On Monday afternoon, the Detroit Lions announced that they are signing promising rookie edge/LB James Houston to the active roster and placing edge rusher Charles Harris on injured reserve.
Houston was drafted in the sixth round after his senior season at Jackson State saw him register 70 tackles, 24.5 tackles for loss, 16.5 sacks, 75 pressures (per PFF), seven forced fumbles, two fumble recoveries (one returned for a touchdown), and one interception, also returned for a touchdown.
Early in training camp, the Lions tried to test the limits of Houston’s range, getting him exposure in a pass rushing linebacker role, as well as using him in a stack role—something he had done during his time at the University of Florida, and expressed interest in resuming. Unfortunately for Houston, the jump from Jackson State to the NFL proved to have a bigger learning curve than most had hoped and he failed to make the initial 53-man roster.
But Houston is loaded with talent and while it was not yet blossomed, he was a long-term project worth developing and he was signed to the practice squad. For the first, 11 weeks of the season Houston remained on the practice squad, but his reputation was growing and coach Campbell had noted he was excited to get a look at what Houston could do in an NFL game.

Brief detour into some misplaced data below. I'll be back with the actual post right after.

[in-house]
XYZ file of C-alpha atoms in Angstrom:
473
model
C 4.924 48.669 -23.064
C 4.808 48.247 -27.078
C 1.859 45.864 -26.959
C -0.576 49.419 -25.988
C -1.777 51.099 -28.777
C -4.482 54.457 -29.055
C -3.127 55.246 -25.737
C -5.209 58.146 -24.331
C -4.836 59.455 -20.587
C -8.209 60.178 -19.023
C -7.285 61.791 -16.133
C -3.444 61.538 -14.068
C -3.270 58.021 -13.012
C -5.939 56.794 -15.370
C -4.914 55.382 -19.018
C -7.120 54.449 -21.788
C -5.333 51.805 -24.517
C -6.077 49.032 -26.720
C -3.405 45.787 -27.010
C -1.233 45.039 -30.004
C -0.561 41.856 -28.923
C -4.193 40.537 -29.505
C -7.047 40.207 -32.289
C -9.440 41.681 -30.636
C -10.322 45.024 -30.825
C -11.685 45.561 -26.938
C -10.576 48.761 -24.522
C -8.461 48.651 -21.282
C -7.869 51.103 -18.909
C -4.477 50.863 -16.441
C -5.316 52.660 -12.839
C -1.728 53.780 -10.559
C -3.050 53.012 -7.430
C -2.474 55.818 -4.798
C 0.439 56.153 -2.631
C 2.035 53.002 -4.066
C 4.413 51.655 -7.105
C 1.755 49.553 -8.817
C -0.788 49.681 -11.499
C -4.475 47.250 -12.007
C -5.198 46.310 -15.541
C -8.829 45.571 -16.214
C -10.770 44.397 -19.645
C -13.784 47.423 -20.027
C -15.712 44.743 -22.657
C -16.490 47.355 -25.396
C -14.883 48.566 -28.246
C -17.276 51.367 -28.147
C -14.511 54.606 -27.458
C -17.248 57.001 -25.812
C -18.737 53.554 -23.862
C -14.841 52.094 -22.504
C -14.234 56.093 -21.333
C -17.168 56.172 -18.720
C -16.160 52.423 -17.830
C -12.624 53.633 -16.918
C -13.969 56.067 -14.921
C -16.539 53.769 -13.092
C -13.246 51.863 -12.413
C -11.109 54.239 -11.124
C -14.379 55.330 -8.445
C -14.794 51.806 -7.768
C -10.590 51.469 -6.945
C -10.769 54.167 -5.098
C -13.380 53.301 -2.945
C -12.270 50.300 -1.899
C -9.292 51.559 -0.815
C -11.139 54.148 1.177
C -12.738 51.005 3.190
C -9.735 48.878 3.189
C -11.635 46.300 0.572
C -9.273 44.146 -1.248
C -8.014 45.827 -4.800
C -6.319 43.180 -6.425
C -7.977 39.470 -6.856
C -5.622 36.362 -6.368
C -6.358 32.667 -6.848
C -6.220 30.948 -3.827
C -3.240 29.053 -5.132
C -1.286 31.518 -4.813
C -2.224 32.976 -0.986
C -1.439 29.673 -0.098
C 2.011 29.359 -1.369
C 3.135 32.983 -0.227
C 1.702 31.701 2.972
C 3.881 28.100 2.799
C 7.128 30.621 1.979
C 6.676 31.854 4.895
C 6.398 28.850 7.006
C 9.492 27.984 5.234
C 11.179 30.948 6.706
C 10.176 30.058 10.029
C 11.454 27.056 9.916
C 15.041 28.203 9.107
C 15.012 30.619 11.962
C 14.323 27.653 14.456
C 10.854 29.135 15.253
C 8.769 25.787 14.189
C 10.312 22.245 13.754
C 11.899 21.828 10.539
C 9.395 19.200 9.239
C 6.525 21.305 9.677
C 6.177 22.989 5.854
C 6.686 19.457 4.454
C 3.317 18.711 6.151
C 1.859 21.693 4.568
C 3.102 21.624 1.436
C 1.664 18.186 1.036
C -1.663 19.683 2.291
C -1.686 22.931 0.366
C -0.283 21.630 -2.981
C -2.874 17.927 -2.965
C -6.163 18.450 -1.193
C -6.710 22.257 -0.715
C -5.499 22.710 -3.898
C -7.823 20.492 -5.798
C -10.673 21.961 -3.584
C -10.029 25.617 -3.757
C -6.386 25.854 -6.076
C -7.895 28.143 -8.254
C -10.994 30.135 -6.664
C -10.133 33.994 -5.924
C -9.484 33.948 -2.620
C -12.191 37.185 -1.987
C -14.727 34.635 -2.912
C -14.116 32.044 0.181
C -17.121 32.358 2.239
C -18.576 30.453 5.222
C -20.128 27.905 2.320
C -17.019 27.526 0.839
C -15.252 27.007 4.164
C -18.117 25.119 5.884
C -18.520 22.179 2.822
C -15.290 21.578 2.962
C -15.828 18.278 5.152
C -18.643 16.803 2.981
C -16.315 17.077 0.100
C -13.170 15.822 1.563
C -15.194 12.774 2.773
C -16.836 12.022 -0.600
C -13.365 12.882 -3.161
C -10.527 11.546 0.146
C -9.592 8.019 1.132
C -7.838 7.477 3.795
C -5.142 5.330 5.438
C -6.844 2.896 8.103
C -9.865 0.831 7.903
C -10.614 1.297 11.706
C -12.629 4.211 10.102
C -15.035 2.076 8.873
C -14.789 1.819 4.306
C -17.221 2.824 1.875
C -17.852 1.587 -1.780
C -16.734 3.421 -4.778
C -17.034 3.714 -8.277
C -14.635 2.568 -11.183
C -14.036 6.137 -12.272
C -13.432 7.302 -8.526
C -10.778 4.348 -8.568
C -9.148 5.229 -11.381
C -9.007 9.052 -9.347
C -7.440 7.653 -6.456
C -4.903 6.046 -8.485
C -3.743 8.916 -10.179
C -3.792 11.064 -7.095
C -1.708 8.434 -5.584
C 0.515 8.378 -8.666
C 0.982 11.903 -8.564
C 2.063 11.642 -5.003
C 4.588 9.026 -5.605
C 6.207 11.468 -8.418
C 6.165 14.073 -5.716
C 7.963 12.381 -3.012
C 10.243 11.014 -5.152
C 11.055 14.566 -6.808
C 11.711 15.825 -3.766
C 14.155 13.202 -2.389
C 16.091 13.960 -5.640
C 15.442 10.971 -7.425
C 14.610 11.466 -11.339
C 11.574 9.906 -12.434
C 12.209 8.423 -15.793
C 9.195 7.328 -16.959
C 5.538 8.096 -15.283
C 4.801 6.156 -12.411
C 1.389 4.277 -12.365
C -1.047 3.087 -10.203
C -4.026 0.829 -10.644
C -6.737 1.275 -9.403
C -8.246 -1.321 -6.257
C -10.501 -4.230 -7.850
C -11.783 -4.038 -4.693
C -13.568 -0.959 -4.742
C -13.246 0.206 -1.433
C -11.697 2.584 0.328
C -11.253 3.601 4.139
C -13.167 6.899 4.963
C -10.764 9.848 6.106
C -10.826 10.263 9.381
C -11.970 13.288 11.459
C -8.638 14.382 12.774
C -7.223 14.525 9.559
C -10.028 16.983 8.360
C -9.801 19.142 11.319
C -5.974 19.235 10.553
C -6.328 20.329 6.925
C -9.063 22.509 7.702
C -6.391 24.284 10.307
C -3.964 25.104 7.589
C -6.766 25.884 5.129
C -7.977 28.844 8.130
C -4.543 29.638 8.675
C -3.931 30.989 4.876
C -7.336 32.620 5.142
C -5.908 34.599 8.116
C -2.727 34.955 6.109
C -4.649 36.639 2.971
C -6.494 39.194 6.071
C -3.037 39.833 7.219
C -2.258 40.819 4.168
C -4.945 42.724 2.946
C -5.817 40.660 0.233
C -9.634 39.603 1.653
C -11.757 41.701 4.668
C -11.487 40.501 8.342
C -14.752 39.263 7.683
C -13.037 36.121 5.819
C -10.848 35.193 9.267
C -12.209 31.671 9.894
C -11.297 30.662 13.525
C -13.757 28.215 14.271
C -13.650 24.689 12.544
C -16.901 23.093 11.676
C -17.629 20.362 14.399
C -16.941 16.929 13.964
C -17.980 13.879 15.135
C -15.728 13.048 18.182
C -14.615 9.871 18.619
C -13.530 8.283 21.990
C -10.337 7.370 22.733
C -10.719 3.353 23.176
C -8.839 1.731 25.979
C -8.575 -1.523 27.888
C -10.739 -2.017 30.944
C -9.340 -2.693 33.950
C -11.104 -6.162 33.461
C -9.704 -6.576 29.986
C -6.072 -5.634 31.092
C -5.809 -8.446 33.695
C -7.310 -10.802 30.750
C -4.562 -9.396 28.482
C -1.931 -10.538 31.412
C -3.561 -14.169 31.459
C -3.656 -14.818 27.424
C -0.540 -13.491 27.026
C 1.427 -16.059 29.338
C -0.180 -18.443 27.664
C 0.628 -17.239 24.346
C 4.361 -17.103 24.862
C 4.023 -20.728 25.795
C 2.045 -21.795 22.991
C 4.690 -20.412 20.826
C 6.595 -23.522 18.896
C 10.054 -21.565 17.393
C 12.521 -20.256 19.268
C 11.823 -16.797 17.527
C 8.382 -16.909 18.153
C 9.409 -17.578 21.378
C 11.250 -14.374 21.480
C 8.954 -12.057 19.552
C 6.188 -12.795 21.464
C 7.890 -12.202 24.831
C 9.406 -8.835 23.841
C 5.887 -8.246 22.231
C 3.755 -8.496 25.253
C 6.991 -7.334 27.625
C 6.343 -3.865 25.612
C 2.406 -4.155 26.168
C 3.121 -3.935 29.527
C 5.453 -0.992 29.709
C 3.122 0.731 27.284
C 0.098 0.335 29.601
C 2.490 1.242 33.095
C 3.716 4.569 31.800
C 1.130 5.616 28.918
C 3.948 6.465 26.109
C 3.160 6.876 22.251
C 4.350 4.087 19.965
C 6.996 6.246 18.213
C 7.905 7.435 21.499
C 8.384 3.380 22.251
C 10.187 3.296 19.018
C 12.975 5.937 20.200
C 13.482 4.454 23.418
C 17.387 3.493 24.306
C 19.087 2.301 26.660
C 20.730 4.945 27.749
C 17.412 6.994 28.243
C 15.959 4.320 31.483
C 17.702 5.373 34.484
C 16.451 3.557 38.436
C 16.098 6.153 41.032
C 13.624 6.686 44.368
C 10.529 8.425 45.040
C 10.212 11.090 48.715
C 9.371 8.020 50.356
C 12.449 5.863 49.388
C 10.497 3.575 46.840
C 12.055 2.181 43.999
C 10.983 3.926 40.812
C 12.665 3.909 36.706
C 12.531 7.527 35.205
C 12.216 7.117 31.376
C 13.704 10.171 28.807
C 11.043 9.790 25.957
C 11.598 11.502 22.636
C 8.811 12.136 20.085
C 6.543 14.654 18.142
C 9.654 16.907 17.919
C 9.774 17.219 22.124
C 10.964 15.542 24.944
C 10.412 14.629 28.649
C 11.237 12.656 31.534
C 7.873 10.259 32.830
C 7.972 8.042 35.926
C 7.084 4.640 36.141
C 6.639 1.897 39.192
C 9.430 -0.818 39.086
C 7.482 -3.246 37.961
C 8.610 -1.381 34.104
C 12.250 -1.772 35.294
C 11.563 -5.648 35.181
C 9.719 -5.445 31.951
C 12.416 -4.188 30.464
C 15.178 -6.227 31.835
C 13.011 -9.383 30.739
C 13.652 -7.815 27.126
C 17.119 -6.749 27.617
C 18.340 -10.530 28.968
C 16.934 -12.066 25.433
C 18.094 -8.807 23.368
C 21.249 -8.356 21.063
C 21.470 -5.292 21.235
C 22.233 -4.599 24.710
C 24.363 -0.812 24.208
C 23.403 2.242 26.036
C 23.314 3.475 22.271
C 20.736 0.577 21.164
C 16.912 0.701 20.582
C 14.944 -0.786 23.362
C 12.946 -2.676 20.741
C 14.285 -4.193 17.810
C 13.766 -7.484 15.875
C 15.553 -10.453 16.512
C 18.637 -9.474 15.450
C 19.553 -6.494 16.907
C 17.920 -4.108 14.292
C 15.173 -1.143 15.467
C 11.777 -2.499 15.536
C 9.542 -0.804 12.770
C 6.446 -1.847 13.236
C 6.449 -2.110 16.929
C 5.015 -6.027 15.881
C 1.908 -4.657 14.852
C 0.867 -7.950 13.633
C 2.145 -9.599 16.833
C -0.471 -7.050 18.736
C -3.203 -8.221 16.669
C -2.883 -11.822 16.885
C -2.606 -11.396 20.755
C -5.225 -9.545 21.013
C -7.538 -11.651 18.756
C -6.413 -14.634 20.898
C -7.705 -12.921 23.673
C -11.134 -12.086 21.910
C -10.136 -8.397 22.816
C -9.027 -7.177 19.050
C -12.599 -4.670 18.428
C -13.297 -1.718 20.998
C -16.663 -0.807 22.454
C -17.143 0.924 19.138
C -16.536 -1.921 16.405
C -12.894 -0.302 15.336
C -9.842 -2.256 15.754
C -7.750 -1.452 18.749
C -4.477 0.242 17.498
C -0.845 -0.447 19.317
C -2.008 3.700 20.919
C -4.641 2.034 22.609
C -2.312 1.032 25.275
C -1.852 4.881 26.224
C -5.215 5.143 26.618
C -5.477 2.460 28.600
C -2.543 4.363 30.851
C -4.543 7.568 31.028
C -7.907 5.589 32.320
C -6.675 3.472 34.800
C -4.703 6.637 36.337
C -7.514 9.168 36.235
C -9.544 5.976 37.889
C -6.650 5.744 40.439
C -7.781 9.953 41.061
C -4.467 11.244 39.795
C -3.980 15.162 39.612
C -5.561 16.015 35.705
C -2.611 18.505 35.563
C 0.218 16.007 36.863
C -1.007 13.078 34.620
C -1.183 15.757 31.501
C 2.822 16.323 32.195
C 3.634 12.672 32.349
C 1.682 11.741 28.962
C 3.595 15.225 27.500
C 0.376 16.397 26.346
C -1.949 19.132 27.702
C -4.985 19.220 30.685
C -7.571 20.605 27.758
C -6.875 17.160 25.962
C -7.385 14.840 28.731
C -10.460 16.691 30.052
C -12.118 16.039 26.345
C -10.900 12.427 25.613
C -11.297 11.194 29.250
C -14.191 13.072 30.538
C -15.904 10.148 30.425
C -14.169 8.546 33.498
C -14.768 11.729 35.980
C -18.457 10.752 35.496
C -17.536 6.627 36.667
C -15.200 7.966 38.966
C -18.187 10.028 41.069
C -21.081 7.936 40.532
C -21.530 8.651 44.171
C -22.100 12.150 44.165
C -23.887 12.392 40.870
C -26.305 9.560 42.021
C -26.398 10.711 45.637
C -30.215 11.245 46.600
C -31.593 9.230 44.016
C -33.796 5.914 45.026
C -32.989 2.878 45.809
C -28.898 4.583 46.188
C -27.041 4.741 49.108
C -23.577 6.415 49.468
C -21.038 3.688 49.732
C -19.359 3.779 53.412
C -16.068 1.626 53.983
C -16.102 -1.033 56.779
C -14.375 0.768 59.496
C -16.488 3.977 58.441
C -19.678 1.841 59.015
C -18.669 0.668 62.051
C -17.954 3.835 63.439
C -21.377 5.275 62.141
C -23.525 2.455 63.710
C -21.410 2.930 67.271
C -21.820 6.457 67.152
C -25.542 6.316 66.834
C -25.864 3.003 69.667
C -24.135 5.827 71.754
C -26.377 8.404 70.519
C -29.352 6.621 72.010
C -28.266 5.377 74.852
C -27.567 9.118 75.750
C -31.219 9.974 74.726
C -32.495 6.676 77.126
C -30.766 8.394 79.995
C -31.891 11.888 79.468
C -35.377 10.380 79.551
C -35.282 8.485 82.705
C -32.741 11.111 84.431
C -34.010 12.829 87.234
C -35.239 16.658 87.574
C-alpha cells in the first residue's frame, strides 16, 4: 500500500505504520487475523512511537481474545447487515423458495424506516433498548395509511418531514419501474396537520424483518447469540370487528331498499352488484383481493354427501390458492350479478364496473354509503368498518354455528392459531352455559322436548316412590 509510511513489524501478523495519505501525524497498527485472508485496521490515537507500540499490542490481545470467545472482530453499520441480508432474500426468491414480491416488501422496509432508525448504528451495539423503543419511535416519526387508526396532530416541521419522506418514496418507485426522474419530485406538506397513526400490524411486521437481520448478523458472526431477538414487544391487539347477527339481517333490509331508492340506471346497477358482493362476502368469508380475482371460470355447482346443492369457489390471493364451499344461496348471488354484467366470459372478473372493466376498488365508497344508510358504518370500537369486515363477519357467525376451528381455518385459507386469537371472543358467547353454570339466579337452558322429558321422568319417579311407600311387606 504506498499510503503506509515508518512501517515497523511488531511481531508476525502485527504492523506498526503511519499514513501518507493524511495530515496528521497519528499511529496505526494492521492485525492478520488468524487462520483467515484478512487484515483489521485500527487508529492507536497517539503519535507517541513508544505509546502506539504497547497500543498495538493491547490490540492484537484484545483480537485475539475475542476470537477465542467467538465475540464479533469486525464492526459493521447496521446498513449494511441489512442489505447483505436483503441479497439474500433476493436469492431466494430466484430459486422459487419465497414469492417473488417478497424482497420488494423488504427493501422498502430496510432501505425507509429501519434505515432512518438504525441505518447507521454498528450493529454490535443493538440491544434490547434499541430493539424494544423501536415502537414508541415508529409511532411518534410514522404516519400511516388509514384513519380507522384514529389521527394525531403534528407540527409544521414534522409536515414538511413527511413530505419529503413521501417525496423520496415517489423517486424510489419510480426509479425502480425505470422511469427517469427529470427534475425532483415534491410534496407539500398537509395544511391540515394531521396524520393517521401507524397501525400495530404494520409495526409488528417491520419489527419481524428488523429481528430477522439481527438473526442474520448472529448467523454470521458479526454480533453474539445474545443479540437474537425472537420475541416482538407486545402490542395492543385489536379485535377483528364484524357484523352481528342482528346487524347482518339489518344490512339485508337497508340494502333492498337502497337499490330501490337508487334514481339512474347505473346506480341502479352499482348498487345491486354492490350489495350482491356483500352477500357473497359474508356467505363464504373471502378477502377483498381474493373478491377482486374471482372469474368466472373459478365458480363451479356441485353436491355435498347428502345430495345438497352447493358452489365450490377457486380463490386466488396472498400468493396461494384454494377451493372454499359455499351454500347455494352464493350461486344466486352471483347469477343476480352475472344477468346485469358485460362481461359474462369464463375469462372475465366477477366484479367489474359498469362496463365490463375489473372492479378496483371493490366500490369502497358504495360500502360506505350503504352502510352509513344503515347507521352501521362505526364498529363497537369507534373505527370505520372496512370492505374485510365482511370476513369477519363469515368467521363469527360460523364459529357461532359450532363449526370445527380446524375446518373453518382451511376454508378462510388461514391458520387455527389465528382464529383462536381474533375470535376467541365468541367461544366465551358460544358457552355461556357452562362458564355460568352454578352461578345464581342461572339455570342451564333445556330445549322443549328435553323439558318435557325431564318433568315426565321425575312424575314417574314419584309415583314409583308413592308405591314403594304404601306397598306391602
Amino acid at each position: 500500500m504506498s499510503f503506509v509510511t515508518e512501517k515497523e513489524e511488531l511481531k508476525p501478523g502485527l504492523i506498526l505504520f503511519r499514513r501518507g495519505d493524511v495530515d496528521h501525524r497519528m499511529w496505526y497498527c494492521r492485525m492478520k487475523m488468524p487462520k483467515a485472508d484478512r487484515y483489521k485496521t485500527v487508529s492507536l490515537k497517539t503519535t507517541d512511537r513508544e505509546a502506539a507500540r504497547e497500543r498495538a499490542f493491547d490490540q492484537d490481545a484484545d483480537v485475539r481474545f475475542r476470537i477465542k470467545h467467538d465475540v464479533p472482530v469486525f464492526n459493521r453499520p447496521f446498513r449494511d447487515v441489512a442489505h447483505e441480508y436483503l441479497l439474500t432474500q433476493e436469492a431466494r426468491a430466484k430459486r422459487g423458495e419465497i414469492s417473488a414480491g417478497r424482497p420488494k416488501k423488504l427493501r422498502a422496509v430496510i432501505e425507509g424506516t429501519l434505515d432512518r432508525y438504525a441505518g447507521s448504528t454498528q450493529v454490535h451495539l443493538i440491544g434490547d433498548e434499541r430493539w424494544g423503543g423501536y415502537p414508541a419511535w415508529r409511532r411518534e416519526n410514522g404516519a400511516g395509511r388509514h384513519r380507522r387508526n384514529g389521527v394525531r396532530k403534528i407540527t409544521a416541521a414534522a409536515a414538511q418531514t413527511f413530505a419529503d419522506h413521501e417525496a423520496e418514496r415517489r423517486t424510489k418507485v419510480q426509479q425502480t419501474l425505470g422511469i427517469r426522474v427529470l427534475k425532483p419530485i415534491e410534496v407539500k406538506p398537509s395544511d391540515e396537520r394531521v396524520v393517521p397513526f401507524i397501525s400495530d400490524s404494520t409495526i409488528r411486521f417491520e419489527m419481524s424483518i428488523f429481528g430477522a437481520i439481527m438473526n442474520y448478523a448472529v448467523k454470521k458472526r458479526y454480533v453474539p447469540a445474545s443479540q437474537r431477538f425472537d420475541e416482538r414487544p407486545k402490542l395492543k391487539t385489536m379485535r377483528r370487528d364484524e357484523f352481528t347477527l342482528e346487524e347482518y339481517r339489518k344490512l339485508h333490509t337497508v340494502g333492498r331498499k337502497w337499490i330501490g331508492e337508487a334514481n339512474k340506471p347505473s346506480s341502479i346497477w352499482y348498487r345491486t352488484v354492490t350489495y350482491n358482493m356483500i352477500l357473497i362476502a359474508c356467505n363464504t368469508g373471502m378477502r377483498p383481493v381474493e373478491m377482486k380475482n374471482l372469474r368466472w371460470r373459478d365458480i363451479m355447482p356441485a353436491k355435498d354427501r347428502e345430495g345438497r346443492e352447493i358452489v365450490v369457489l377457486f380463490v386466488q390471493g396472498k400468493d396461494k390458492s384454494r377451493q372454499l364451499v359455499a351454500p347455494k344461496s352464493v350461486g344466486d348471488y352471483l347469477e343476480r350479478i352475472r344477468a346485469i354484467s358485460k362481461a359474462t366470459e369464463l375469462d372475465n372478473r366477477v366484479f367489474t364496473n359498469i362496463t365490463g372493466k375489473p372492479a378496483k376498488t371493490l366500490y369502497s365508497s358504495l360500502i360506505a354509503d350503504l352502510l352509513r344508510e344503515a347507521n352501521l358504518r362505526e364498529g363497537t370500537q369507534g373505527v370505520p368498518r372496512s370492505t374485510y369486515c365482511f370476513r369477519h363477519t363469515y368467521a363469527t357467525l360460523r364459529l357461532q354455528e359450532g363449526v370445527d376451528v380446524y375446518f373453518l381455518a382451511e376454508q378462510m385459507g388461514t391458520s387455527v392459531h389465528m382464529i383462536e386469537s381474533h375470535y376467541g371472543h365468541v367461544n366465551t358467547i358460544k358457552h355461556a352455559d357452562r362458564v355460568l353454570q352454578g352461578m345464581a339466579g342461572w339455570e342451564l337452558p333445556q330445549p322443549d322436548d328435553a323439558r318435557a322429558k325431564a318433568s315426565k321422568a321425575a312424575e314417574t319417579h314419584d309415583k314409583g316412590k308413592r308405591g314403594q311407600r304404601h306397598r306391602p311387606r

“We have a lot of guys left to get a good look at,” Campbell said back in October. “I mean I’d love to find a way to get Houston up at some point.”
That time arrived in Week 12, when the Lions needed depth on the edge due to injury, and Houston was elevated from the practice squad for the game. The plan was pretty straightforward for Houston against the Buffalo Bills on Thanksgiving: contribute on special teams and help out on defense in specific pass rush situations.
Houston saw just five snaps on defense and 10 on special teams, but his impact was undeniable, as he registered two sacks and recorded a fumble recovery on a Kalif Raymond punt return.
On Saturday, we recorded our Mailbag PODcast, and no surprise, we were overloaded with questions surrounding Houston’s game and if the Lions should make a move to sign him. The bottom line for us came down to the fact that his performance was so impressive of what Houston could become, that it would make sense to sign him before another team tried to poach him from their practice squad.
With Harris landing on injured reserve, Julian Okwara injured in last week’s game, and Romeo Okwara looking like he may, at a minimum, be another week away from returning, Houston could be in line for a pass rushing role as soon as this weekend’s game.
As for Harris, this could very well spend the end of his 2022 season with Detroit. He spent most of the season battling this groin injury, only making six game appearances tallying 14 tackles and 1.0 in those contests. It’s a disappointing development after his promising 2021 season earned him a two-year, $13 million contract with the Lions this past offseason.
Harris is technically eligible to return to the team for their Week 17 game against the Chicago Bears, but the Lions may choose to just shut him down and let some of their younger players—like Houston—play the season out.
Harris is signed with the Lions through the 2023 season and is set to count for nearly $8 million against next season’s salary cap, with roughly half of that guaranteed via signing bonus and a voided year.